Friday, 10 October 2008

Different Types of NHS Manager

A great article from the Ferret Fancier. It neatly gives you a guide to the type of managers that you may or may not see:


The 'NHS University manager'- this is the born and bred NHS manager, trained in pure management with no knowledge of anything other than pure meaningless waffle; this results in a complete inability to understand what goes on in the real world, meaning that any attempts they make to affect change will be based on groundless management banter and will therefore only result in stifling the attempts of people who do the practical work on the NHS shop floor. They are named after the NHS University as this fine educational institution was an example of millions of pounds spent with precisely nothing to show for it.

The 'Impinging Nurse manager'- this is the extremely common sub type that plays a rather prominent role in stifling any possible progress that clinicians try to make on the ground. Invariably the weight of several packets of chips on their shoulders results in a complete inability to engage with anyone other than their fellow impingers, with whom they spend many hours snacking on lardy treats in expansive committee rooms that are only just large enough to permit the wobbling of their highly obstructive derrieres. Typically this nursing breed comes from a background of being rather useless at the real job of nursing, and from a enjoyment of bullying ones fellow employees; this lack of ability combined with a nasty vindictive streak results in a uniquely regressive style of management that many of us have the misfortune of experiencing first hand on many occasions. In their eyes the protocol can do no wrong, even when written in pigs faeces by a dyslexic crack-fuelled monkey.

The 'Donaldson'- this type of malodorous turncoat manager is named after our beloved CMO, Liam Donaldson. This type is medically trained but is very happy to sell out their own profession absolutely for the guarantee of honours, a nice office with a padded leather chair and a very occasional embarrassing appearance in public when the sh*t has really hit the fan thanks to some rather pitiful policy making. Personally I find this type to be particularly unpleasant, not only on the eye but also from an ethical viewpoint, as frankly this lot should know better. Unfortunately they are greedy egotists who have no care for anyone other than themselves, and this means that their management style always results in them enforcing the will of their master, the government. They care not for patients, the service or the staff on the ground; they are looking out for number one.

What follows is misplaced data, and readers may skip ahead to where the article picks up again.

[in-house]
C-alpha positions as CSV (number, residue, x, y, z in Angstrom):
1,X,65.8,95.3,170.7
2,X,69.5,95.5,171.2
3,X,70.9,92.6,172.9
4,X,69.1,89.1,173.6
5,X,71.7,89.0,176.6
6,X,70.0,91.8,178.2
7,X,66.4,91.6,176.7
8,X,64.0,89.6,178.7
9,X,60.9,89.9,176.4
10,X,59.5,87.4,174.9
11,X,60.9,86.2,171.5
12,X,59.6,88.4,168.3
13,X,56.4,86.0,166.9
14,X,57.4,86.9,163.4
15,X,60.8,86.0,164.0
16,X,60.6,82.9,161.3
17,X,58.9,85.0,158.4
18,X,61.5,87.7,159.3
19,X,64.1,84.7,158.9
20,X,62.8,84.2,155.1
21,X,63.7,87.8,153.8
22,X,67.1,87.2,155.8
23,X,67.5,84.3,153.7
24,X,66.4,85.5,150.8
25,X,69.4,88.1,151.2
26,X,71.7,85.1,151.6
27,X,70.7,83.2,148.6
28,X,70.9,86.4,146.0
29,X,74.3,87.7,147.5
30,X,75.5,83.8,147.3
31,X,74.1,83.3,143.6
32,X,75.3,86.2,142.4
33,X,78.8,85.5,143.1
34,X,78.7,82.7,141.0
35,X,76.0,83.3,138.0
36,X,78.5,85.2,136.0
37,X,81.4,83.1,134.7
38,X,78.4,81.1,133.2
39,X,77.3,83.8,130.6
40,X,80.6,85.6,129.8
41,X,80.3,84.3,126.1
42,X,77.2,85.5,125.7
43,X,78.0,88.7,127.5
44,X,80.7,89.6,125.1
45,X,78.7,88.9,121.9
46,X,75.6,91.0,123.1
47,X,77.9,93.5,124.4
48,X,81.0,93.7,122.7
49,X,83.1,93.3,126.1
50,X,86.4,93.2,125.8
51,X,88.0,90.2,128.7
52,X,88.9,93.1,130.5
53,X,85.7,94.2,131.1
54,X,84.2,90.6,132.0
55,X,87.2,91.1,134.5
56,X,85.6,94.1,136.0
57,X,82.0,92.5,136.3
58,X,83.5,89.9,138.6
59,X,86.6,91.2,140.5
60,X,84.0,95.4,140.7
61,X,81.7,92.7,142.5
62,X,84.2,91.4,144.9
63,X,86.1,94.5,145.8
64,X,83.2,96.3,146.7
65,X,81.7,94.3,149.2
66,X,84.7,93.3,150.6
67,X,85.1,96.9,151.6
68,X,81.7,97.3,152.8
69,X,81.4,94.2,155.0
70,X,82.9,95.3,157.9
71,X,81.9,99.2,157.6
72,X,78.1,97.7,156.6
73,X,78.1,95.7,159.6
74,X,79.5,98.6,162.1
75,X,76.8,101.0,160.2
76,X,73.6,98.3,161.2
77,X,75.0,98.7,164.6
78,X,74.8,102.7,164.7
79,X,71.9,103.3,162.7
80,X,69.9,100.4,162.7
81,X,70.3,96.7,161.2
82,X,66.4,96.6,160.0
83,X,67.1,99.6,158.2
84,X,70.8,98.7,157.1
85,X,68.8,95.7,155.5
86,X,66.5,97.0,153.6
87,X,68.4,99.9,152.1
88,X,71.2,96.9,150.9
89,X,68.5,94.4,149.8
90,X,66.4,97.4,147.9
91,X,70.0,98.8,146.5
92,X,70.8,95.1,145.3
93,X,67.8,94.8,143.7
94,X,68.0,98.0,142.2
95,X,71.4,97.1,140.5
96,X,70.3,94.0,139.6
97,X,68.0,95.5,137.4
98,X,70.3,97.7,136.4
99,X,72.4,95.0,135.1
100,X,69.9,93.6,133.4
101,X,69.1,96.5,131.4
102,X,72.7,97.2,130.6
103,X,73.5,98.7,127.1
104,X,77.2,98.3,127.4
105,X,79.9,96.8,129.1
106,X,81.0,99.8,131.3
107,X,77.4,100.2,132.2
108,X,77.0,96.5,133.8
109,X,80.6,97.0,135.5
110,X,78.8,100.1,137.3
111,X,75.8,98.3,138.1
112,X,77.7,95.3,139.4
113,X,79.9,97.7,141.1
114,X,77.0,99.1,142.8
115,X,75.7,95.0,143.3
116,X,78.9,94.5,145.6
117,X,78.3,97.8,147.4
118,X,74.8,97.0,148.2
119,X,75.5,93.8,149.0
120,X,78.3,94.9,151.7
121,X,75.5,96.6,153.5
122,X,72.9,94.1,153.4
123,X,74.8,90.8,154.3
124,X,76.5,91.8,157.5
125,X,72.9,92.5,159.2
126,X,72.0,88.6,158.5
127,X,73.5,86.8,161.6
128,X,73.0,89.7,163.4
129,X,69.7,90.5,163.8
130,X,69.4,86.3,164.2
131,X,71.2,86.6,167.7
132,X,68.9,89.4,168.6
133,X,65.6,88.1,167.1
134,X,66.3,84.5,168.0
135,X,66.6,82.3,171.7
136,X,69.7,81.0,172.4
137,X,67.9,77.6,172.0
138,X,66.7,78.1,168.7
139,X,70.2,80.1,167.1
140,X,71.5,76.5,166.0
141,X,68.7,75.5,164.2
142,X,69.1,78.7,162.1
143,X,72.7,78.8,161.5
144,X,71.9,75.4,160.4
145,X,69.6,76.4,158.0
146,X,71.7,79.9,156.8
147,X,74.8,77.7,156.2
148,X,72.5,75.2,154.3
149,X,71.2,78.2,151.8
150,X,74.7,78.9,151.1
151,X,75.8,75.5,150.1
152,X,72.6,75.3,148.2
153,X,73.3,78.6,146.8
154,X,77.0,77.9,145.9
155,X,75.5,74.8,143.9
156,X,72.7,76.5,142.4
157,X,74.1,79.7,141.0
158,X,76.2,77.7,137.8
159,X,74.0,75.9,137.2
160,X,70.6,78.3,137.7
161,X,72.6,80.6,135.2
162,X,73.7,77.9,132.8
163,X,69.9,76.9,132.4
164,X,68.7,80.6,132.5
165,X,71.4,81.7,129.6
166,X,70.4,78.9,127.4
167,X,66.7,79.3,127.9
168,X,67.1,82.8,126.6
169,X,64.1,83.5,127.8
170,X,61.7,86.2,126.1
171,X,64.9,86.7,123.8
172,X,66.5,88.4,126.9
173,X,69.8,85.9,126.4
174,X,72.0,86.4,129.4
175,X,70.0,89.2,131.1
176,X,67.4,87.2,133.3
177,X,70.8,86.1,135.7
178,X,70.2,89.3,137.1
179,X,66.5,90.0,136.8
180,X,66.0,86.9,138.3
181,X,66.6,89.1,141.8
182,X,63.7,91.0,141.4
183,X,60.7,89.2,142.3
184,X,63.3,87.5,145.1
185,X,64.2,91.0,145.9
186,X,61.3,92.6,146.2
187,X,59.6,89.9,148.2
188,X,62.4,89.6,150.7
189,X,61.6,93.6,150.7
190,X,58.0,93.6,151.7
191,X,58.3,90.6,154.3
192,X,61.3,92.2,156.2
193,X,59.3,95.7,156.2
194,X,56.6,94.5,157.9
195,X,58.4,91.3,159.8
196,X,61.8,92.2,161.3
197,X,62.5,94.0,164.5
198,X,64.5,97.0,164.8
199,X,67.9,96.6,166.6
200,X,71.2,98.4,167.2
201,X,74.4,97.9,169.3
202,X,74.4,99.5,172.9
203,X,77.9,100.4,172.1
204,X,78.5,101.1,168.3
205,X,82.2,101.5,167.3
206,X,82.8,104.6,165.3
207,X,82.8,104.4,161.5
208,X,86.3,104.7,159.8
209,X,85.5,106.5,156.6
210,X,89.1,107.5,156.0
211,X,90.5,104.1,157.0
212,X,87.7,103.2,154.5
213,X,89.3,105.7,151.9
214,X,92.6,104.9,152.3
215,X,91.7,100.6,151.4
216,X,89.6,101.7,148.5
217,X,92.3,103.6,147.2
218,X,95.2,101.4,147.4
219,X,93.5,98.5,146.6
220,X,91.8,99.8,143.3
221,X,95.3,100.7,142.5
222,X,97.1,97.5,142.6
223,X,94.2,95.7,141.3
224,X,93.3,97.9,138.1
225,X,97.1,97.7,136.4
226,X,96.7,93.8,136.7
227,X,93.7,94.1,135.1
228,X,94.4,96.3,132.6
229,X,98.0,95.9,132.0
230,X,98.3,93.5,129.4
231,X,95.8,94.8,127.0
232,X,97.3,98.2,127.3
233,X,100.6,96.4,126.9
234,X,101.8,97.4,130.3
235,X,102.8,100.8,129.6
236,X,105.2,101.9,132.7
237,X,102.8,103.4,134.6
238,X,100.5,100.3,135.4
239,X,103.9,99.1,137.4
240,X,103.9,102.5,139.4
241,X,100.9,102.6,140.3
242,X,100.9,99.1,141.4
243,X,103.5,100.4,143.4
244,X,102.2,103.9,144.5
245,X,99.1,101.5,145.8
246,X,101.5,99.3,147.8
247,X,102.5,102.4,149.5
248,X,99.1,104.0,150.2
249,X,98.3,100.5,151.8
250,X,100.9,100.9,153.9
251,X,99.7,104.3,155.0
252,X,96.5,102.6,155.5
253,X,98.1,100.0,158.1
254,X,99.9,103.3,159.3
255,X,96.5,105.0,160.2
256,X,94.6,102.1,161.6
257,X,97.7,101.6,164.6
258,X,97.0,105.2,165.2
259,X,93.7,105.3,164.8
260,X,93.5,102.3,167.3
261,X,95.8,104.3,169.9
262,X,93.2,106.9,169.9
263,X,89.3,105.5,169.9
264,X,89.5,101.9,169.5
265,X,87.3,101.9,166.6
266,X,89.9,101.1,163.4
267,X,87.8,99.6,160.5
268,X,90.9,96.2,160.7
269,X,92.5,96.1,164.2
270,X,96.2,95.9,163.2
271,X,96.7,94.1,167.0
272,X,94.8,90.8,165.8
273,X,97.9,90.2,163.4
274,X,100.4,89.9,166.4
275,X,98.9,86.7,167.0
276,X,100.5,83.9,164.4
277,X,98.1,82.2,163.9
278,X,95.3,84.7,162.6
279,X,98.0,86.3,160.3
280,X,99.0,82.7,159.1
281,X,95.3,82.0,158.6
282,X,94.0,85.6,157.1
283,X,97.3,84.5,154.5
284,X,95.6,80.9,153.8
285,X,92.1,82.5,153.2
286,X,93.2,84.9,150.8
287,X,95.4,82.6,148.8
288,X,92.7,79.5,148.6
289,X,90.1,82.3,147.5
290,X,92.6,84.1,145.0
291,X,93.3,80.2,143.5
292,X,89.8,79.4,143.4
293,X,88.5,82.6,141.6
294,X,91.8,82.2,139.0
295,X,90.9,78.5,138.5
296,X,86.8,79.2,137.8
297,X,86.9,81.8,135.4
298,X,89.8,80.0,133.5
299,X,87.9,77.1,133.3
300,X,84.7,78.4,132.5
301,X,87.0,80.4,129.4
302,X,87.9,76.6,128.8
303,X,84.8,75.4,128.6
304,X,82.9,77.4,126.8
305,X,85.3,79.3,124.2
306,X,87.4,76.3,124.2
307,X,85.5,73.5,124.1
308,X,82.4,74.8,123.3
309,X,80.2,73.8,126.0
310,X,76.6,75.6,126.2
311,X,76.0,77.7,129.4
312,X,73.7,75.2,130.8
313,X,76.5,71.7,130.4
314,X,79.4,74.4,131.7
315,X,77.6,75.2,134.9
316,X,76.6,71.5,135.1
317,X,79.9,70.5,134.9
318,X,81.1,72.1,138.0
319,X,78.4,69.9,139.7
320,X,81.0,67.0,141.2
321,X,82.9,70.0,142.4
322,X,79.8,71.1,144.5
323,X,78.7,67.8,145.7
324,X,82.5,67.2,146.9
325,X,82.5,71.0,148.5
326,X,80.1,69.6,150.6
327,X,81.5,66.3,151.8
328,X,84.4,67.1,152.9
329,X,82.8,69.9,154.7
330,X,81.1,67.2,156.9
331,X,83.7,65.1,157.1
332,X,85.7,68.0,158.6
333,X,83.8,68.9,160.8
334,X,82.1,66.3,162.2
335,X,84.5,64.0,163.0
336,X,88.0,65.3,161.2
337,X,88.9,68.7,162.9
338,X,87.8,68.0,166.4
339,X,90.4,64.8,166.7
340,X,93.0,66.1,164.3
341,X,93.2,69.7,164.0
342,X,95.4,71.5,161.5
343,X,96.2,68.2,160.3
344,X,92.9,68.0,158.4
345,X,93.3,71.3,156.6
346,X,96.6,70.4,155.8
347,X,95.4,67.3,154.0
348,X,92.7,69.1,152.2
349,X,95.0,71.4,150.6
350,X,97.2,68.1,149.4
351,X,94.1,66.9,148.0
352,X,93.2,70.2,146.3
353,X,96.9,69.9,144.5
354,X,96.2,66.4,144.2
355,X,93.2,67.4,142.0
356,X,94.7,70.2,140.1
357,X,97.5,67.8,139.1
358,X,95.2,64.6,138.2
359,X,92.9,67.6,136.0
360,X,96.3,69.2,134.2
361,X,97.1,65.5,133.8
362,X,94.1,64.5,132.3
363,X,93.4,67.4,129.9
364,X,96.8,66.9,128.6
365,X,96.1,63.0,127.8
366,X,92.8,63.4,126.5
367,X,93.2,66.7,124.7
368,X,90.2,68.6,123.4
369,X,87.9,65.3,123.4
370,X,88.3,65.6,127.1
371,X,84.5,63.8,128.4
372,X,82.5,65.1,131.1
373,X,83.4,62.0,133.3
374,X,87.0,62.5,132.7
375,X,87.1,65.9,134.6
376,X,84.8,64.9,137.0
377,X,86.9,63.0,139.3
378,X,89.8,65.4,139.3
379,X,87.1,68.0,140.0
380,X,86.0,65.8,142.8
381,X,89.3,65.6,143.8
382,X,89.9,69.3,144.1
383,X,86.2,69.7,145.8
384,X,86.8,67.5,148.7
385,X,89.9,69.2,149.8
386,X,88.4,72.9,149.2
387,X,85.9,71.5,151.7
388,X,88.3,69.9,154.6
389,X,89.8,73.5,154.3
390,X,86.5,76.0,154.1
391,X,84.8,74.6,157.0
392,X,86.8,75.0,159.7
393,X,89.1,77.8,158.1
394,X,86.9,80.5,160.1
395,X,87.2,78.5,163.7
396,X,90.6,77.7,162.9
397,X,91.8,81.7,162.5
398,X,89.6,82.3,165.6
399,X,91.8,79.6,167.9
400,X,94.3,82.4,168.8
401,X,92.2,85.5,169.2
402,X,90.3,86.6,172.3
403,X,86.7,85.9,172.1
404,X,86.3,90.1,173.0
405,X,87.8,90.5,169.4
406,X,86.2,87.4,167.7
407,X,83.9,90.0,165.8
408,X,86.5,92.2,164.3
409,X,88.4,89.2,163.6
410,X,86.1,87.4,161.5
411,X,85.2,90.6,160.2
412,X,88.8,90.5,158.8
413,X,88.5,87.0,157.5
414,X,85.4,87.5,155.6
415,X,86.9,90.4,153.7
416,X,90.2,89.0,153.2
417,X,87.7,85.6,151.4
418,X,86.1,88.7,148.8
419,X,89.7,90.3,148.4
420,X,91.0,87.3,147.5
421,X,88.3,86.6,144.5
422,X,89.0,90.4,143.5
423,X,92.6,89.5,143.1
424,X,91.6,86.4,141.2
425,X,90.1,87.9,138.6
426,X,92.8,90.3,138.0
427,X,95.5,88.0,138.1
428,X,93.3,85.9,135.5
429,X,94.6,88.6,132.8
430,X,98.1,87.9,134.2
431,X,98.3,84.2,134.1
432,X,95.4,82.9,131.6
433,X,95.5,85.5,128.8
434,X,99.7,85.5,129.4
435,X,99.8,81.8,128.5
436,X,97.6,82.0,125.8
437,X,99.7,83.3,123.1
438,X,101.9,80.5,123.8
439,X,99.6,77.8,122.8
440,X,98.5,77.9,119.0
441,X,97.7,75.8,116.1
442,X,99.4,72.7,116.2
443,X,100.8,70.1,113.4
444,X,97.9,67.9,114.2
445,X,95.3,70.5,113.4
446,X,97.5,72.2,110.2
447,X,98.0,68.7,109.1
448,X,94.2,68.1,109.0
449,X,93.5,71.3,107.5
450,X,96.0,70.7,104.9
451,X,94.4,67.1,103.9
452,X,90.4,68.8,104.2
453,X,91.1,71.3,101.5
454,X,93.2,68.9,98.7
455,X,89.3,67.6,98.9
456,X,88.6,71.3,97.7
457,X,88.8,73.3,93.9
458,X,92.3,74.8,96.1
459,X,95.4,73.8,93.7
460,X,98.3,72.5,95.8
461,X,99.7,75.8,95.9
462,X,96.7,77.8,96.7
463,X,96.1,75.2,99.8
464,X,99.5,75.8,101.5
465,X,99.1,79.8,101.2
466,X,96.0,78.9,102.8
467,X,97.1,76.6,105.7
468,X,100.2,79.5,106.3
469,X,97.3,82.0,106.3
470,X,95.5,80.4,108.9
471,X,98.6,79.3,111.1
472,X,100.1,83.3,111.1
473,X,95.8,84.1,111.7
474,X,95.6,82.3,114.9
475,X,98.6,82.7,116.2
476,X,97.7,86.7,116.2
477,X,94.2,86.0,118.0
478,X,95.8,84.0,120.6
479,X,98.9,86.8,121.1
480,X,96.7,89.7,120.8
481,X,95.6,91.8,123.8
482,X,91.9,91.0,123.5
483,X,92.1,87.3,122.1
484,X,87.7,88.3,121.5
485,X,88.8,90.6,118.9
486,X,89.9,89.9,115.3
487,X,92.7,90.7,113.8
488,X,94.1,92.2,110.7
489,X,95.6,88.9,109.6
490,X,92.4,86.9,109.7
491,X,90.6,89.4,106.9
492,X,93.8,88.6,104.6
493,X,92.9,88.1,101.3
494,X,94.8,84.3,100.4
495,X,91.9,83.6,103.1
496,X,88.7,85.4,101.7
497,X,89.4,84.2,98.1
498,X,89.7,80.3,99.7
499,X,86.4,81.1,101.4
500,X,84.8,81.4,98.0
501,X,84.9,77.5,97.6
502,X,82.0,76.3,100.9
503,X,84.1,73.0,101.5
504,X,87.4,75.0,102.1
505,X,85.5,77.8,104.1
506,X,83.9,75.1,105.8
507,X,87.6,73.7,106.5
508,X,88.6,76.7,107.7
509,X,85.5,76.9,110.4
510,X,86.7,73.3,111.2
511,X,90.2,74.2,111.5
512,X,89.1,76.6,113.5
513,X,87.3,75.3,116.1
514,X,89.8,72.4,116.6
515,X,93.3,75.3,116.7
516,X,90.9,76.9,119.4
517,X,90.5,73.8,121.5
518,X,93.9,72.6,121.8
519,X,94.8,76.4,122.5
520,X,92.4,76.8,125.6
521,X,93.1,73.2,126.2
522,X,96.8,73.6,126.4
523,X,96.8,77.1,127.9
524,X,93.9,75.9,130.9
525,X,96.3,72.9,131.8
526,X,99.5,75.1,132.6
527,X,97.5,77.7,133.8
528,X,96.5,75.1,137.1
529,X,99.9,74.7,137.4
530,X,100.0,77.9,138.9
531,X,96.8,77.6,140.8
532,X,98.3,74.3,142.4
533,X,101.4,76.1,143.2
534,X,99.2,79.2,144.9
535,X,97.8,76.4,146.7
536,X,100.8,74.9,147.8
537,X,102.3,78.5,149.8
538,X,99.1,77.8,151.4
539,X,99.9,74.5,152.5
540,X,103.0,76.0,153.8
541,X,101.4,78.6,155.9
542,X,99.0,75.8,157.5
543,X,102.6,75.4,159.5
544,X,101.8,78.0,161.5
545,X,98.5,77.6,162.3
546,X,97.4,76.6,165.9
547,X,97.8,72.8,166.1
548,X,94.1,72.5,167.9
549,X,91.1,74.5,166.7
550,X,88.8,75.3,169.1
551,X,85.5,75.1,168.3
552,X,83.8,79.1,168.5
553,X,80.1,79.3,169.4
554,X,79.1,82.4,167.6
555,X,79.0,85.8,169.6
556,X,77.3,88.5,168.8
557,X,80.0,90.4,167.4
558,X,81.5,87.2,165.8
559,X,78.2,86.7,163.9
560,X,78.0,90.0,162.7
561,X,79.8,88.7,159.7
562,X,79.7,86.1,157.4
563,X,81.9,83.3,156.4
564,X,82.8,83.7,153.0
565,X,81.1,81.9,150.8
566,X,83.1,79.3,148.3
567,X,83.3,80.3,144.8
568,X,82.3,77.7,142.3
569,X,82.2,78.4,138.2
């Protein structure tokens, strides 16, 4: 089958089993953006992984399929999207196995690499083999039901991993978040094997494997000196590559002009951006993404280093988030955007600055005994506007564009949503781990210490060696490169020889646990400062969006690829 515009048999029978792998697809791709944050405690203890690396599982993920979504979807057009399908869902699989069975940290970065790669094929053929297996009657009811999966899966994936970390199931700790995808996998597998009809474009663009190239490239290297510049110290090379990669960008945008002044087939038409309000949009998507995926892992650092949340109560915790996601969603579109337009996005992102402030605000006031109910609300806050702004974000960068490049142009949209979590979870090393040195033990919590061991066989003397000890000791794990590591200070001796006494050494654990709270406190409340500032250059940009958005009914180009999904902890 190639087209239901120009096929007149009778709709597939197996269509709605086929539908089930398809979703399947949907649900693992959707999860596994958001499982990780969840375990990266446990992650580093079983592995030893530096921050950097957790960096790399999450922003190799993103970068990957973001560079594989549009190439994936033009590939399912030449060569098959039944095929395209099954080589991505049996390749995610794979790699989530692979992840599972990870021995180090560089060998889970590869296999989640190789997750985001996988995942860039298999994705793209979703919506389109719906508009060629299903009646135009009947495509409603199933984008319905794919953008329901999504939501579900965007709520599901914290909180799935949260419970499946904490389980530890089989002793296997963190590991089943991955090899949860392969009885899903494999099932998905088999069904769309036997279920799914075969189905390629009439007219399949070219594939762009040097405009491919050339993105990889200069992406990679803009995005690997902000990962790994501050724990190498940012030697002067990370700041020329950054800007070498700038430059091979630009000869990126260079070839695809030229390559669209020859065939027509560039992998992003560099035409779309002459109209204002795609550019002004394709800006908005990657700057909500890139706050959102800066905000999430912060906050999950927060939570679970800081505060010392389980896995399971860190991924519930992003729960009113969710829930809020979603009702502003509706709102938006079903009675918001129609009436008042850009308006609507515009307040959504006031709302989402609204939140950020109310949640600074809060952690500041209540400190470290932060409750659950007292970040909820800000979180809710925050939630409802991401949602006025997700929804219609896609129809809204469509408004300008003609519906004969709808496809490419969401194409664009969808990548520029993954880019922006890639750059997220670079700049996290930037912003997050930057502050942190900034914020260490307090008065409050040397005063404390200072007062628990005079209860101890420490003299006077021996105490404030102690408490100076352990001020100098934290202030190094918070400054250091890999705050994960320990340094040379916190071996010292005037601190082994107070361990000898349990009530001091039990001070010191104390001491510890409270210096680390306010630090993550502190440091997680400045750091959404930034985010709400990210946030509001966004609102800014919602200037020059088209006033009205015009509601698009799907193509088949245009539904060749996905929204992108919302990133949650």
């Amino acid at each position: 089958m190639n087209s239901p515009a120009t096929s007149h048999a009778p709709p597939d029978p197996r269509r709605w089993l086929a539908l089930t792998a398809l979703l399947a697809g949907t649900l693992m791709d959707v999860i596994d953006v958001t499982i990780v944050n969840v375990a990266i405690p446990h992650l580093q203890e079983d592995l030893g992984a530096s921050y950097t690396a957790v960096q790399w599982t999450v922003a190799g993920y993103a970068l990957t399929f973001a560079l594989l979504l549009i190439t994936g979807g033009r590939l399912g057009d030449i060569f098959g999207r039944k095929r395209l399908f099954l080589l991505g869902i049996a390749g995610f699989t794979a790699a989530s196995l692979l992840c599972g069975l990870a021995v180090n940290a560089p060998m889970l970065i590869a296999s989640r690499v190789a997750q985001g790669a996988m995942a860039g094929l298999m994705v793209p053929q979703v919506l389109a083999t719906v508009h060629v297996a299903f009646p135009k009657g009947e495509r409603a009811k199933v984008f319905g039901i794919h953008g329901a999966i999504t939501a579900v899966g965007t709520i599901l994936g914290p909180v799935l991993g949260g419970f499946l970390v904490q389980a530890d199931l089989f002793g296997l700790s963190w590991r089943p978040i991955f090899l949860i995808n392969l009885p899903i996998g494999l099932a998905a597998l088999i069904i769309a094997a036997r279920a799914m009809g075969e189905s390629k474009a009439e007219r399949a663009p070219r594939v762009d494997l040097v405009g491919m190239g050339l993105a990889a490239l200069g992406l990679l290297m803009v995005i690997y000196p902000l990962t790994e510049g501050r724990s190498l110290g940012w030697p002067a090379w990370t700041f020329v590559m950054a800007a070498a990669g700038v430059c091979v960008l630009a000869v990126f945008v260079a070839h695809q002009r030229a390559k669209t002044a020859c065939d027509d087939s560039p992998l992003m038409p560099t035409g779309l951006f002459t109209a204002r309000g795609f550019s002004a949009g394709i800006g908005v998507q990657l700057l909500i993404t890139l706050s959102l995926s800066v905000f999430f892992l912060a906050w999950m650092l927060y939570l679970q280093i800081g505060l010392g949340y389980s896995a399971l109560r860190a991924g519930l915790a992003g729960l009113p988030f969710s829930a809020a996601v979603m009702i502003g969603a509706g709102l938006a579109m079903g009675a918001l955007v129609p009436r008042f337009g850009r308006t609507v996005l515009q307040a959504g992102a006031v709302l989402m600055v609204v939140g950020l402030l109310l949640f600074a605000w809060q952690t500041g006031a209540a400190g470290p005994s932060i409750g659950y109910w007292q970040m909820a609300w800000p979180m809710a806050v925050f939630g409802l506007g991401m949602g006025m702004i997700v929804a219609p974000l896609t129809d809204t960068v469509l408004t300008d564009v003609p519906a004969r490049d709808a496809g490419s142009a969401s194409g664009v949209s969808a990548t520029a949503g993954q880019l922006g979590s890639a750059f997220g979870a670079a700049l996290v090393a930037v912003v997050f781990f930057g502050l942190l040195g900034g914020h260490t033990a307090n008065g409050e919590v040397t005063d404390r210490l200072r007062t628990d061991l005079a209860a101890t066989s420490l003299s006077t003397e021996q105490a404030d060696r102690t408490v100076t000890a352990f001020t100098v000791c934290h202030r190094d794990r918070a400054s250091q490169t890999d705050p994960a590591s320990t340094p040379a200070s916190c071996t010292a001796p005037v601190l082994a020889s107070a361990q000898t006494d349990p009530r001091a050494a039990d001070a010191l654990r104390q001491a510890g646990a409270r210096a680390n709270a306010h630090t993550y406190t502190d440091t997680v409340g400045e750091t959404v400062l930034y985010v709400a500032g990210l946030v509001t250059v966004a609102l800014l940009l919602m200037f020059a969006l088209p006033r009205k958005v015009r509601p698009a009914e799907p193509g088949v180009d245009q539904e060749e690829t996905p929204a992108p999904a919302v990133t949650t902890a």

The 'Management Consultant'- this lot of smooth talking city slickers are particularly adept at being paid a small fortune for doing very little indeed, a quite remarkable talent. Despite invariably having no knowledge of medicine, healthcare and the NHS; the government seems to be rather fond of consulting these chaps using large wads of tax payer's cash. Despite the fact that many clinicians on the ground have been suggesting practical solutions to problems for years while going blue in the face, the government ignores this highly talented wealth of specialised knowledge and chooses to consult an overpriced source that doesn't really know that much about anything if we're honest. It's amazing how business seems to go ones way when one happens to donate a few pence to the political party in charge.

The 'Total Numpty'- this sub type of manager is the completely untrained breed of manager that can be found with remarkable ease in the NHS today. This type has very little knowledge of anything at all, they don't even have that precious managerial skill of being able to send you to sleep with a magic cloud of superwaffle. The NHS does have room for many types of incompetent who would not be able top find a job anywhere else, after all it is cheaper to pay them a low managerial wage than to fund their benefit claims. Strangely they do less damage than the more highly trained 'NHS university manager', as due to their complete ineffectiveness they can do no good, but also no harm.


Good manager - this exceptionally rare breed is trained in management but actually engages with staff on the ground, listens to constructive criticism and is able to learn from mistakes. Unfortunately these managers are often sacked for refusing to go along with destructive orders from above, while some of them become corrupted into the 'NHS university manager' sub type.

Ex doctor or nurse manager with no chip on shoulder and good intentions - this type is spotted in the NHS only very occasionally, a bit like the lesser spotted welsh warbler; these managers actually have the vision and insight to be able to save the NHS. It is therefore very sad to say that they frequently spontaneously combust thanks to the sheer frustration despair of having to engage with the more common forms of NHS manager. These noble managers have also been subjected to vicious smearing campaigns with little basis, and some have also been removed from office for not doing as they were told.

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